In Midst Of Opioid Crisis, Quietly Passed Law Relaxes Rules For Drug Companies
Critics of the legislation say it takes pressure off companies to detect and report drugs flowing to the black market. In other news, after fatal overdoses, advocates say dealers should face punishment, the use of an elephant sedative that's 100 times as potent as fentanyl is spreading and Ohio's attorney general says law enforcement officers should be protected from field testing street drugs.
Los Angeles Times:
Amid Opioid Epidemic, Rules For Drug Companies Are Loosened
When it comes to combating the nation’s opioid epidemic, politicians of all stripes say they are fully committed. ... But this spring, with little attention and virtually no public opposition, lawmakers approved and the president signed a new law that makes it more difficult for government to take action against a key player in the crisis: the pharmaceutical industry. The law allows companies accused of failing to report suspicious orders of dangerous drugs to submit a “corrective action plan” to persuade the Drug Enforcement Administration to postpone or abandon proceedings against them. The law also raises the bar for the DEA to temporarily suspend their licenses. (Ryan and Christensen, 7/27)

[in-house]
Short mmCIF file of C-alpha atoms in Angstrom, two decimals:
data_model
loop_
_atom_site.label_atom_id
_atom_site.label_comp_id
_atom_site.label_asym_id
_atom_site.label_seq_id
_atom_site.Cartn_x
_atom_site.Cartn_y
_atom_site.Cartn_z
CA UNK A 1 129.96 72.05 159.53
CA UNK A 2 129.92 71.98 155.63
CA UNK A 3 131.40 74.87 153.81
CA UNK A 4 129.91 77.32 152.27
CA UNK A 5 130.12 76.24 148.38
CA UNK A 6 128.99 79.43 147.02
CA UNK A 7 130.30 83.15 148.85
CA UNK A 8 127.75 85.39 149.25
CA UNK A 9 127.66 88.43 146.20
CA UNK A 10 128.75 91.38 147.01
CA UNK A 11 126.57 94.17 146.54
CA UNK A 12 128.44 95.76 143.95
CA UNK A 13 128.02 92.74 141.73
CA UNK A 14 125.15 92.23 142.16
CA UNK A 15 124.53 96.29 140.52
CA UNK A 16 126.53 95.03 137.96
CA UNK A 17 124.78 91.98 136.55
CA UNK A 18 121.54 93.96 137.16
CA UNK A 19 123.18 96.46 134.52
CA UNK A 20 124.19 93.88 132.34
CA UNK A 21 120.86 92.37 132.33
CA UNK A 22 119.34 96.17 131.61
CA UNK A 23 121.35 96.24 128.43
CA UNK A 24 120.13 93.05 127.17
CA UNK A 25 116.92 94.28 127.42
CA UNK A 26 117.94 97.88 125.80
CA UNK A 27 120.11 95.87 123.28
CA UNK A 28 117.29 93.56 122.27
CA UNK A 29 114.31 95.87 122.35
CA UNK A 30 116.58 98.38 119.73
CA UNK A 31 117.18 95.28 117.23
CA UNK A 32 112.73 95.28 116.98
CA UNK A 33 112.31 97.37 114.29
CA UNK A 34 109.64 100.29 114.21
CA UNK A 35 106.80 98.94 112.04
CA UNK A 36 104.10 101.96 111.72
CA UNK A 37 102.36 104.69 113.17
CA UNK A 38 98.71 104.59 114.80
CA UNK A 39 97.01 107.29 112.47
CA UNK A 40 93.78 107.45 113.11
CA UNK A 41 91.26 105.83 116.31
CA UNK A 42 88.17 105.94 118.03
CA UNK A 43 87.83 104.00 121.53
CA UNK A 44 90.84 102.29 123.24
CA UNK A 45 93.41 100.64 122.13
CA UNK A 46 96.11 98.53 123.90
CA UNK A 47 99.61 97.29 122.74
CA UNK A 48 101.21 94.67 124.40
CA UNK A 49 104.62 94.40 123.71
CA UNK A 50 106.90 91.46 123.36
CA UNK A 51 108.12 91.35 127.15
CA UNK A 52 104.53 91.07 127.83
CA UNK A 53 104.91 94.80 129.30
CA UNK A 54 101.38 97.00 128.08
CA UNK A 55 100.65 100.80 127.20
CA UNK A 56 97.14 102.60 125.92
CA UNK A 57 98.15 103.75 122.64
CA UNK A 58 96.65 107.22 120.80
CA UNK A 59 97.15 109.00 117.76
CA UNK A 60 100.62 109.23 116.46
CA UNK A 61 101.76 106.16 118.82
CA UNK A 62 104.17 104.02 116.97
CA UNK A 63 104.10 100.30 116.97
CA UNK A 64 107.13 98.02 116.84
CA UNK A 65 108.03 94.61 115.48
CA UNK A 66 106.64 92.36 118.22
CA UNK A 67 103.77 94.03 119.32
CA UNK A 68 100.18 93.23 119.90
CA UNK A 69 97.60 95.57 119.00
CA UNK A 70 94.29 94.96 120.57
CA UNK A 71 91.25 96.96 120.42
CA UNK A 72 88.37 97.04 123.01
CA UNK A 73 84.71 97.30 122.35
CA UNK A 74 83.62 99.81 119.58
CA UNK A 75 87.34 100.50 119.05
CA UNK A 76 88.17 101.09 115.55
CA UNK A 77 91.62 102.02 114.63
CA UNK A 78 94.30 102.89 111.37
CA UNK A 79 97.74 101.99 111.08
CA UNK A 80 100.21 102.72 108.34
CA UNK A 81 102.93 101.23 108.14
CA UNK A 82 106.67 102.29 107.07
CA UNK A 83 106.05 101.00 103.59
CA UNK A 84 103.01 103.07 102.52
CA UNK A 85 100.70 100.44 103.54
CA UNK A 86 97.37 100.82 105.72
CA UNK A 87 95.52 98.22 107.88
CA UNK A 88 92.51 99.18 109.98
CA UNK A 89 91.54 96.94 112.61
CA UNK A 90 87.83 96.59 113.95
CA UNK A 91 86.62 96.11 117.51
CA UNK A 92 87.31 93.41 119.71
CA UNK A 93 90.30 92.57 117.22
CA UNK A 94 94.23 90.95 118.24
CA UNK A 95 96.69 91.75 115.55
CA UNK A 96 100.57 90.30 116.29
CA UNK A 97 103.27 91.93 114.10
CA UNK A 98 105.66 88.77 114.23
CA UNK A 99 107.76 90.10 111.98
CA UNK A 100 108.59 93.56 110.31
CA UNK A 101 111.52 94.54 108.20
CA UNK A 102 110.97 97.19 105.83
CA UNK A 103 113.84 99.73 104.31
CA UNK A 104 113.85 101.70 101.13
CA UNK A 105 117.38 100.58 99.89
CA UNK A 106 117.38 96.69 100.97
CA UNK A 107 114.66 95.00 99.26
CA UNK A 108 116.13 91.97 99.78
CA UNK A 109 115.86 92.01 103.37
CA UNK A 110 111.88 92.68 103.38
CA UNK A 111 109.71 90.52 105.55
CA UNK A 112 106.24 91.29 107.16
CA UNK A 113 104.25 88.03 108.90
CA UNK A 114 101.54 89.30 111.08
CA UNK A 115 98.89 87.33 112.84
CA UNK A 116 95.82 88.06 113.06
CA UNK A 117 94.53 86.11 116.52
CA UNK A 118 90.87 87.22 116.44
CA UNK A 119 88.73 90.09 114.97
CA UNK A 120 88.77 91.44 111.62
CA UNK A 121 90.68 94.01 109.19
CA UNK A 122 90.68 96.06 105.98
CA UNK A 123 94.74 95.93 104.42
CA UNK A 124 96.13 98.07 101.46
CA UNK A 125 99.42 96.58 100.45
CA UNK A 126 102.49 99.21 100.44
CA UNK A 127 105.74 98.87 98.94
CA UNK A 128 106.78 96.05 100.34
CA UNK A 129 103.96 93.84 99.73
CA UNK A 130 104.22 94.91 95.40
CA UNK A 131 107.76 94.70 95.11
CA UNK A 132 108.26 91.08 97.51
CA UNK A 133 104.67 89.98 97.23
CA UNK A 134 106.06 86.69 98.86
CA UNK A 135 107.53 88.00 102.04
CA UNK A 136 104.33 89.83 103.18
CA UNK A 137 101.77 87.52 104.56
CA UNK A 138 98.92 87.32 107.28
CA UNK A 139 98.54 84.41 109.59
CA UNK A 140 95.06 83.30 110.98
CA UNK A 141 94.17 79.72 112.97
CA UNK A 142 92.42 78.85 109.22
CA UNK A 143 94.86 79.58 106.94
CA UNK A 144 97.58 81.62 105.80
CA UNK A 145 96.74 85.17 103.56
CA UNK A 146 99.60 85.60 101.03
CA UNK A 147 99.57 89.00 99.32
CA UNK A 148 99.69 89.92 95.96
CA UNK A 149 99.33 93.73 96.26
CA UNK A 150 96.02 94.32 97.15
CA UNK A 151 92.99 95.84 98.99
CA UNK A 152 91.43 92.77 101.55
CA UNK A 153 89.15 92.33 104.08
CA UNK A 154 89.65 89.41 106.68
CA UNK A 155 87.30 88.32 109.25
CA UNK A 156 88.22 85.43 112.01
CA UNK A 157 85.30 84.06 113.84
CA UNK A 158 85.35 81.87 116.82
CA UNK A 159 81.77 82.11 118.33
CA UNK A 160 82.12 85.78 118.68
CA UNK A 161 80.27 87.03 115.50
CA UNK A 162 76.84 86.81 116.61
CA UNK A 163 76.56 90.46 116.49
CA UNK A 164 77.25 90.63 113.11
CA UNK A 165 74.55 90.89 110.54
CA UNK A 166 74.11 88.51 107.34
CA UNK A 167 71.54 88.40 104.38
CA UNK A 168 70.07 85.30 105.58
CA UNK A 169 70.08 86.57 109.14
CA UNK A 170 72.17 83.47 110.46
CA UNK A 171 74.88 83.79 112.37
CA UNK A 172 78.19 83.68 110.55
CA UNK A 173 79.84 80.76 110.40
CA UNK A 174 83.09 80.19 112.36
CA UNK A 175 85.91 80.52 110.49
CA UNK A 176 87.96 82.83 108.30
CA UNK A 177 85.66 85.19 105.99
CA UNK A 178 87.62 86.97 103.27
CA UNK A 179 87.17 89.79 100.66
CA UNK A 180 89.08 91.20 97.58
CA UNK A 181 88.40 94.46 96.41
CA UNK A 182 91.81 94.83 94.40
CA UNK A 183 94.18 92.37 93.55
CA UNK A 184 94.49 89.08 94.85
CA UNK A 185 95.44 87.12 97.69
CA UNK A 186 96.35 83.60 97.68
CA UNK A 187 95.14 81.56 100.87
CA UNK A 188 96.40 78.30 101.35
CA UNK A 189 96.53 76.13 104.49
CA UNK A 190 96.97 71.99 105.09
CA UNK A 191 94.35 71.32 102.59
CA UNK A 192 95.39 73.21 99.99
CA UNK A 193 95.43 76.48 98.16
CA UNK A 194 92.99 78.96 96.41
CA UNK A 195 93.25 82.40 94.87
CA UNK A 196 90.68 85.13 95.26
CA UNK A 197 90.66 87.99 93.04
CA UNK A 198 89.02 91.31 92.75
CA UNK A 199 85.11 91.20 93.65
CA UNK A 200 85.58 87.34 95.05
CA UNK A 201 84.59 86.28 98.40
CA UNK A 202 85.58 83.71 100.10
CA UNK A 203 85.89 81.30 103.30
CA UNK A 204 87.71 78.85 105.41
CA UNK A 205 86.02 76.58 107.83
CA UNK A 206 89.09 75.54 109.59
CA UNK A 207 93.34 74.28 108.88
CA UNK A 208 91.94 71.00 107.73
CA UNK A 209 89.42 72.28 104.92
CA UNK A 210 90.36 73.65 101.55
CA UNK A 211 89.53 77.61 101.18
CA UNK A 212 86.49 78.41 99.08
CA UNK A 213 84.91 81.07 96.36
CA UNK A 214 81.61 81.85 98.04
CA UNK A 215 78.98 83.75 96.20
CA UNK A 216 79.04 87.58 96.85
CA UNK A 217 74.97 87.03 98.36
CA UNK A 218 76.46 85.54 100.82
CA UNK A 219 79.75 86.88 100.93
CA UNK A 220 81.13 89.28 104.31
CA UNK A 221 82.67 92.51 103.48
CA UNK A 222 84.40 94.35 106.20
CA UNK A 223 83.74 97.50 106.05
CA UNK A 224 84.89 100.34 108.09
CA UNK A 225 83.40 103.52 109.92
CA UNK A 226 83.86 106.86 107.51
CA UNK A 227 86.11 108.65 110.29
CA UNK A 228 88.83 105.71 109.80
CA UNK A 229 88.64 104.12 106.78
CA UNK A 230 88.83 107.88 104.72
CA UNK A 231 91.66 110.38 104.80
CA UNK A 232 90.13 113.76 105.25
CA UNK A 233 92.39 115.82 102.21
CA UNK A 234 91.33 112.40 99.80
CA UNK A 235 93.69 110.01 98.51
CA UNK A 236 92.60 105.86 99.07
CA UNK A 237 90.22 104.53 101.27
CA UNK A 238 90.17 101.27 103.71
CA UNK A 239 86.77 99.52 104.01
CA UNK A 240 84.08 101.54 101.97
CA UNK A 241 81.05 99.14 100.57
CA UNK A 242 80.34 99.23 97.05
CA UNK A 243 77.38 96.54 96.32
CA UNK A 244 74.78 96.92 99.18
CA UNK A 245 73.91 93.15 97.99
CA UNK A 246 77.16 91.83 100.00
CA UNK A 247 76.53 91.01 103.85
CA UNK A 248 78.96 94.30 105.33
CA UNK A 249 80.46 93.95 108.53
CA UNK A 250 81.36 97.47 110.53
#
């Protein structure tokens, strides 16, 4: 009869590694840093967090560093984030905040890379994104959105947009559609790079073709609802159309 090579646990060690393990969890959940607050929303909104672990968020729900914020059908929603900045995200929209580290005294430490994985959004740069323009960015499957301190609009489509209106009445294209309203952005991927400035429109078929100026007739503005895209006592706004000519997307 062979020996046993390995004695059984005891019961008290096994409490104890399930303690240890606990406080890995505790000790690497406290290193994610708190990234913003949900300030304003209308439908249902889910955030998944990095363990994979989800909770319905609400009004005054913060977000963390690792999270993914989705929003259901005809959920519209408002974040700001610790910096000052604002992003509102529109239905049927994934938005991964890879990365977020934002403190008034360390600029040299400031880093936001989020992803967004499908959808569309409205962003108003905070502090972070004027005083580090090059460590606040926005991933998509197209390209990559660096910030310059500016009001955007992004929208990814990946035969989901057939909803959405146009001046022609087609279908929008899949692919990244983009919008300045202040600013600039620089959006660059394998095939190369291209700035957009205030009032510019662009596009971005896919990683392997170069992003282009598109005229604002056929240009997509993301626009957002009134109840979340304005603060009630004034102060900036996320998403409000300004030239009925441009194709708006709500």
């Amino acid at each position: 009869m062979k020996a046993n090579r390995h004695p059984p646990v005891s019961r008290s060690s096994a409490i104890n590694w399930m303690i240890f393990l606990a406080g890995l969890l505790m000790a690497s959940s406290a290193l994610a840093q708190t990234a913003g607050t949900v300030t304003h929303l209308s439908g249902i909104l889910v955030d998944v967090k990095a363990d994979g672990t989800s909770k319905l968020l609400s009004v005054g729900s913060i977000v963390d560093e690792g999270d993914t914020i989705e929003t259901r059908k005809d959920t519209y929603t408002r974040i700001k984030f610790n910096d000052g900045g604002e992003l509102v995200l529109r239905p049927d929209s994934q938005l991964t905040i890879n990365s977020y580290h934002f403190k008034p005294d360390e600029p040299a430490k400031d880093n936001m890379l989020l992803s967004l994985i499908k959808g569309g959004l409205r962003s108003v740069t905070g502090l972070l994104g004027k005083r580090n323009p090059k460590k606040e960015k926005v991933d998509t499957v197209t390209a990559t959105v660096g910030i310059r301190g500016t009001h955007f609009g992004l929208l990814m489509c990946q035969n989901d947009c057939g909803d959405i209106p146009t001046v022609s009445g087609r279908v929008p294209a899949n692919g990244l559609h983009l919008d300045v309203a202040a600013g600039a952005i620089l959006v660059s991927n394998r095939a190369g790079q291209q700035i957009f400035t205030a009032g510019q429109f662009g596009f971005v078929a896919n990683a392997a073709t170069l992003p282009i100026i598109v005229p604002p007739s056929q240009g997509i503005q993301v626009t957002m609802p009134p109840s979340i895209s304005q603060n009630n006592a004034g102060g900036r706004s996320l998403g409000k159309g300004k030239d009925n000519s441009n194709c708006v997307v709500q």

Minnesota Public Radio:
It's An Opioid Overdose Death. But Is It A Murder?
As the number of deaths from opioid overdoses has steadily increased over the last decade and a half, some prosecutors are turning more often to a state law that allows a person to be prosecuted for third-degree murder if they provided drugs that resulted in someone's death. Some defense attorneys argue that the third-degree murder law — and its accompanying instructions for juries considering the charge — are too broadly written and can ensnare and punish others dealing with addiction. (Collins, 7/27)
The Associated Press:
A New Threat In Fight Against Overdoses: Elephant Sedative
A drug used to sedate elephants and other large animals, 100 times as potent as the fentanyl already escalating the country's heroin troubles, is suspected in spates of overdoses in several states, where authorities say they've found it mixed with or passed off as heroin. The appearance of carfentanil, one of the most potent opioids known to investigators, adds another twist to the fight against opioid painkillers in a country already awash in heroin and fentanyl cases. (7/28)
The Columbus Dispatch:
DeWine Warns Ohio Police About Field Testing Potent Drugs
Attorney General Mike DeWine is warning Ohio law-enforcement agencies to reconsider testing street drugs on the scene because the potency of popular drugs — including heroin, fentanyl and even elephant tranquilizers — could harm officers who inhale or touch them. ... His concerns are valid and should be heeded, Drug Enforcement Administration Special Agent Rich Isaacson said. (Perry, 7/27)